6. Gil Scott-Heron – The Revolution Will Not Be Televised (1971)

Halfway through the playlist, we start to switch gears. Performed almost as a spoken word poem, “The Revolution Will Not Be Televised” encourages people to take a stand. Scott-Heron reminds the listener that the revolution will not be something you can take part in by sitting around, and change will never happen if you remain on standby: “You will not be able to plug in, turn on and cop out.”

7. Rage Against the Machine – Zapata’s Blood (1998)

Rage Against the Machine releases music that aligns with their beliefs of anti-authoritarianism and revolutionary principles. In “Zapata’s Blood,” the group references the Zapatista movement in 1994, an uprising by the indigenous people of Chiapas, Mexico, who declared war against their government and demanded “work, land, housing, food, health, education, independence, liberty, democracy, justice, and peace.” 

The song marks a tonal departure from the R&B and Soul on the playlist, but don’t you agree that the urgency and energy of rock makes for good protest music?

“Rumble,” an instrumental rock song, stands as the only instrumental single ever banned from the radio in the United States because some feared it promoted street violence and delinquency. 

The song is considered a protest song, as it completely went against the industry norms of the era. Devoid of lyrics, full of distorted and aggressive guitar, and relying heavily on power chords, “Rumble” transformed the genre of rock and roll. If this song were a person, it’d be someone unafraid to make rumbles in the face of injustice.  

9. Tupac Shakur – Changes (1992) [Explicit]

Tupac Shakur’s “Changes” was inspired by the American rock group Bruce Hornsby and the Range’s song “The Way It Is.” Like “Rumble” and its rock and roll sound, rap has historically been feared for “encouraging unruly behavior” and discounted as a genre with potential for nuance and cultural commentary. If any artist can disprove this, it’s Tupac Shakur. You can’t deny the poeticism and vulnerability of his words as he describes his emotions and insights being a Black man in America.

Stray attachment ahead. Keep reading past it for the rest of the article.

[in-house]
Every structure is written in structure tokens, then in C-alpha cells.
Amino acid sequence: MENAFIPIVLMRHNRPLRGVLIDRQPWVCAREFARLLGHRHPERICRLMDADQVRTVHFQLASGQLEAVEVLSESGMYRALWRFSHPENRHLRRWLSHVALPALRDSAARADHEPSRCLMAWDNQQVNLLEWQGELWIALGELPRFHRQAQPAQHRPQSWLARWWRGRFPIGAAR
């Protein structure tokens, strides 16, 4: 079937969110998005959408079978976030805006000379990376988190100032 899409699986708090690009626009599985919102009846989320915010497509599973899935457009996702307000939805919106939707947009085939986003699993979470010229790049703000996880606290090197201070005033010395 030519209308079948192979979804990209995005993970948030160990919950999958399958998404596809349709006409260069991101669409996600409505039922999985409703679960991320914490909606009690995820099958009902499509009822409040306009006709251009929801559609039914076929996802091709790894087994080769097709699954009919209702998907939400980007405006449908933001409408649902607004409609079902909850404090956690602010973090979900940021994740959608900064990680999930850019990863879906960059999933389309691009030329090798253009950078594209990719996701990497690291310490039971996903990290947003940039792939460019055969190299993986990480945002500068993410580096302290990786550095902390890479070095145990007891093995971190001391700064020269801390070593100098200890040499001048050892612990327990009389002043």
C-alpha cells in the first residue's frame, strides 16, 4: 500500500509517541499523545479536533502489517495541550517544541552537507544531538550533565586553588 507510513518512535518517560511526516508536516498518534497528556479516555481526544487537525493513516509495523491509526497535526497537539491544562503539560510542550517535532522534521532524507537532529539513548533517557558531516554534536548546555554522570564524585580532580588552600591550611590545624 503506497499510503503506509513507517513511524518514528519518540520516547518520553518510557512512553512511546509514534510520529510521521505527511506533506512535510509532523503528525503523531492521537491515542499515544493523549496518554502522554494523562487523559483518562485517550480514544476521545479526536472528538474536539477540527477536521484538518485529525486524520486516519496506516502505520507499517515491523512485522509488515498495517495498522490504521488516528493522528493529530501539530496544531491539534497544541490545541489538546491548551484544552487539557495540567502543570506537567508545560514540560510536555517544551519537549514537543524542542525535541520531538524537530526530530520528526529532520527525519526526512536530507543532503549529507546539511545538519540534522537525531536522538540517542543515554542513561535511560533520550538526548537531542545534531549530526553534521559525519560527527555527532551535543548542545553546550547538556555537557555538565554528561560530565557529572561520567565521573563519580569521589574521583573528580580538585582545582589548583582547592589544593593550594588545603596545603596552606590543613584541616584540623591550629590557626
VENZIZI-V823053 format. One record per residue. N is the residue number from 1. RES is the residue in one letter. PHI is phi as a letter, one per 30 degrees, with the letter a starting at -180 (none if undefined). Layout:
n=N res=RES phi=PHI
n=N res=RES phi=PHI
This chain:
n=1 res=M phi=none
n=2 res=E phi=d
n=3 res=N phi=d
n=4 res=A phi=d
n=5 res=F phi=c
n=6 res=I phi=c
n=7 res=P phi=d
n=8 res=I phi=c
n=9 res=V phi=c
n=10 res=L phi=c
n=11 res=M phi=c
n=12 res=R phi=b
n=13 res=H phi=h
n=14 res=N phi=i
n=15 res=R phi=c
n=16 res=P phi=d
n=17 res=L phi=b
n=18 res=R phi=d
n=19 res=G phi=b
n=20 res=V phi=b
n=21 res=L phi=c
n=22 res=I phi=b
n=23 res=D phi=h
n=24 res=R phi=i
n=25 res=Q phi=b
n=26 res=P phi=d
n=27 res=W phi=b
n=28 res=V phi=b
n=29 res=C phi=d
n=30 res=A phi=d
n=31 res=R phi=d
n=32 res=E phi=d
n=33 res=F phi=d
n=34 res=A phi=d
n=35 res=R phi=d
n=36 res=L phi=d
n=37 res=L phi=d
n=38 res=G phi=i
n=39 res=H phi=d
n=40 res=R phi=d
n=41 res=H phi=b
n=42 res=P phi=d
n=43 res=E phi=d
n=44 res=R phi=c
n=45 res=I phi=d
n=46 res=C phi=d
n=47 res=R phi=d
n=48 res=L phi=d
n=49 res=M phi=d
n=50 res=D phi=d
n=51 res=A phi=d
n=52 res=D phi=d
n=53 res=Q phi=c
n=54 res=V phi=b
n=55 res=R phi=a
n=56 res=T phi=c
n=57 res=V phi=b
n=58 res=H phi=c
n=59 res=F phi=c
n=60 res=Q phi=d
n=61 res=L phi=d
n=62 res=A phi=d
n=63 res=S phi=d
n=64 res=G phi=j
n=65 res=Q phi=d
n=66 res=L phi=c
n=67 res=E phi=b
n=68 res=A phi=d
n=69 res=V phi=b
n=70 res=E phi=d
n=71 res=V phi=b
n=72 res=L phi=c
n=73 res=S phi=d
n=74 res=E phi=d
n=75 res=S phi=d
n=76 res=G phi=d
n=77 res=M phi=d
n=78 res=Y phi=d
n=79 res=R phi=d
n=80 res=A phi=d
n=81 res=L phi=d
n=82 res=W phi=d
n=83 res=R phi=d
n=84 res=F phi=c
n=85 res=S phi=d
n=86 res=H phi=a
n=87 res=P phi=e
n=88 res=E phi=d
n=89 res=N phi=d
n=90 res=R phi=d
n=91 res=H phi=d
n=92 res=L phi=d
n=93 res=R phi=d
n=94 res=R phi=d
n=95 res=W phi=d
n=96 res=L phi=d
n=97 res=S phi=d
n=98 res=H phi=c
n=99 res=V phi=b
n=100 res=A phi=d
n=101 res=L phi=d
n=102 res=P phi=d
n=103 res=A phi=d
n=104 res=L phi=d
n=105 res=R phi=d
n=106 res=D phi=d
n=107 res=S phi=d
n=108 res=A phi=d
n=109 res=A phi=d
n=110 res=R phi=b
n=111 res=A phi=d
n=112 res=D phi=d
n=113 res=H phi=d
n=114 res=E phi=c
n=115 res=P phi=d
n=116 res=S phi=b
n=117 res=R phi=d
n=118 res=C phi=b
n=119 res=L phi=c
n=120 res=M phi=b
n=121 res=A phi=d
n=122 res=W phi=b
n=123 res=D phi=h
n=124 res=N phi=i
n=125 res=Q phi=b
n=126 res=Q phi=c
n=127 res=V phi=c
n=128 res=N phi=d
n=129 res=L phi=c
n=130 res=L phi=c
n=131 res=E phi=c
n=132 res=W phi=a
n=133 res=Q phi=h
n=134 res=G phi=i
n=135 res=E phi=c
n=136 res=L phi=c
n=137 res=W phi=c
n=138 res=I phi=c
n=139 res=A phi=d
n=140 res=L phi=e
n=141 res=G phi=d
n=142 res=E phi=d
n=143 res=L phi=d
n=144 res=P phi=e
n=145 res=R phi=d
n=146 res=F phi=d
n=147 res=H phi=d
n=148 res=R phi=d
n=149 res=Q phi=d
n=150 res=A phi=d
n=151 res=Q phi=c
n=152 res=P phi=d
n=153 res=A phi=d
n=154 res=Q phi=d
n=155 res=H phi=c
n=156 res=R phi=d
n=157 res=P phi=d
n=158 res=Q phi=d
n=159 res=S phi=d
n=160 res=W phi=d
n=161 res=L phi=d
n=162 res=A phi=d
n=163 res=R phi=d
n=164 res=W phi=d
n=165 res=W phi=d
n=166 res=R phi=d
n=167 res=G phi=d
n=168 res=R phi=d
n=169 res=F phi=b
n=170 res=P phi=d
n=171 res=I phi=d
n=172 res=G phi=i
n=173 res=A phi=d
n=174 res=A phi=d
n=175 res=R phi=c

“Changes” touches on an array of issues affecting the Black community such as police brutality, racism, war, and the lack of government support. It reminds us that if you’re overwhelmed with the world, you’re not alone. The last line, “Some things will never change,” gives me goosebumps, as the issues he discusses 30 years prior still affect us today.

10. Kendrick Lamar – Alright (2015) [Explicit]

To conclude the listening experience, we end on a positive note. Kendrick Lamar, a rapper also inspired by Tupac, released “Alright,” with his 2015 album “To Pimp A Butterfly.” It’s no surprise that the album, which was inspired by visiting sites like Nelson Mandela’s jail cell, contained this song, which quickly became regarded as one of the best protest songs of the 21st century. 

The simple repetition of “We gon’ be alright,” is comforting and evokes celebration. The song shows the duality of protest: It is tiresome and testing, but it shows the strength, joy, and the fact that our communities are alive and nevertheless persevering. 

Stream the entire playlist above.

Makayla Gathers, a Summer 2023 ACD Comms Intern, proposed, compiled, and wrote this blogpost, with editing support from Johnny Gabbert and Angelo Vidal. In parts two and three of this series, we further dissect protest as it manifests in TV and in real life. For more content, follow us on social media at @archcitydefenders.